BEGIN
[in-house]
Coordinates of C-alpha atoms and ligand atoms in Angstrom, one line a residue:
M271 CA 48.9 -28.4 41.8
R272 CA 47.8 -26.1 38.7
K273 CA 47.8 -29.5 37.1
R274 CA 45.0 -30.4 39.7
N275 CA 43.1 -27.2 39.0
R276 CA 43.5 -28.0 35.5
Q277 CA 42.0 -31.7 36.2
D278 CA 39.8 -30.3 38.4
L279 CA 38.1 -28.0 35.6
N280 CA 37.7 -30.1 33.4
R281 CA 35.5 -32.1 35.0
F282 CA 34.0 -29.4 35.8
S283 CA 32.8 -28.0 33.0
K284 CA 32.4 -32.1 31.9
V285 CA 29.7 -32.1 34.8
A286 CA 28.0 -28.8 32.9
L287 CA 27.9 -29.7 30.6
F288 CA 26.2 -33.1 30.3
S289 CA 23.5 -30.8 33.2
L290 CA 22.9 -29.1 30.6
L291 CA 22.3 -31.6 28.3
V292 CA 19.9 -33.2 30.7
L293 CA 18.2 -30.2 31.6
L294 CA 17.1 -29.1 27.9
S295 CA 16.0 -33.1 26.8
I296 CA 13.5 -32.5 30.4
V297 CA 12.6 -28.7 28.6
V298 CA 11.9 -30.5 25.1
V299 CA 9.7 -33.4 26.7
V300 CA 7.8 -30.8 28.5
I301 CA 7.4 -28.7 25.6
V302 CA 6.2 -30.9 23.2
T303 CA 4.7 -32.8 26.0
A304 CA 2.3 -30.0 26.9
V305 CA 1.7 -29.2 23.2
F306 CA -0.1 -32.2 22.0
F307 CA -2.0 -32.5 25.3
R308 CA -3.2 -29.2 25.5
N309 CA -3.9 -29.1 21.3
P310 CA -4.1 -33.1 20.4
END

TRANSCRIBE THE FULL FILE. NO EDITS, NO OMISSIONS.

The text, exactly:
[in-house]
Coordinates of C-alpha atoms and ligand atoms in Angstrom, one line a residue:
M271 CA 48.9 -28.4 41.8
R272 CA 47.8 -26.1 38.7
K273 CA 47.8 -29.5 37.1
R274 CA 45.0 -30.4 39.7
N275 CA 43.1 -27.2 39.0
R276 CA 43.5 -28.0 35.5
Q277 CA 42.0 -31.7 36.2
D278 CA 39.8 -30.3 38.4
L279 CA 38.1 -28.0 35.6
N280 CA 37.7 -30.1 33.4
R281 CA 35.5 -32.1 35.0
F282 CA 34.0 -29.4 35.8
S283 CA 32.8 -28.0 33.0
K284 CA 32.4 -32.1 31.9
V285 CA 29.7 -32.1 34.8
A286 CA 28.0 -28.8 32.9
L287 CA 27.9 -29.7 30.6
F288 CA 26.2 -33.1 30.3
S289 CA 23.5 -30.8 33.2
L290 CA 22.9 -29.1 30.6
L291 CA 22.3 -31.6 28.3
V292 CA 19.9 -33.2 30.7
L293 CA 18.2 -30.2 31.6
L294 CA 17.1 -29.1 27.9
S295 CA 16.0 -33.1 26.8
I296 CA 13.5 -32.5 30.4
V297 CA 12.6 -28.7 28.6
V298 CA 11.9 -30.5 25.1
V299 CA 9.7 -33.4 26.7
V300 CA 7.8 -30.8 28.5
I301 CA 7.4 -28.7 25.6
V302 CA 6.2 -30.9 23.2
T303 CA 4.7 -32.8 26.0
A304 CA 2.3 -30.0 26.9
V305 CA 1.7 -29.2 23.2
F306 CA -0.1 -32.2 22.0
F307 CA -2.0 -32.5 25.3
R308 CA -3.2 -29.2 25.5
N309 CA -3.9 -29.1 21.3
P310 CA -4.1 -33.1 20.4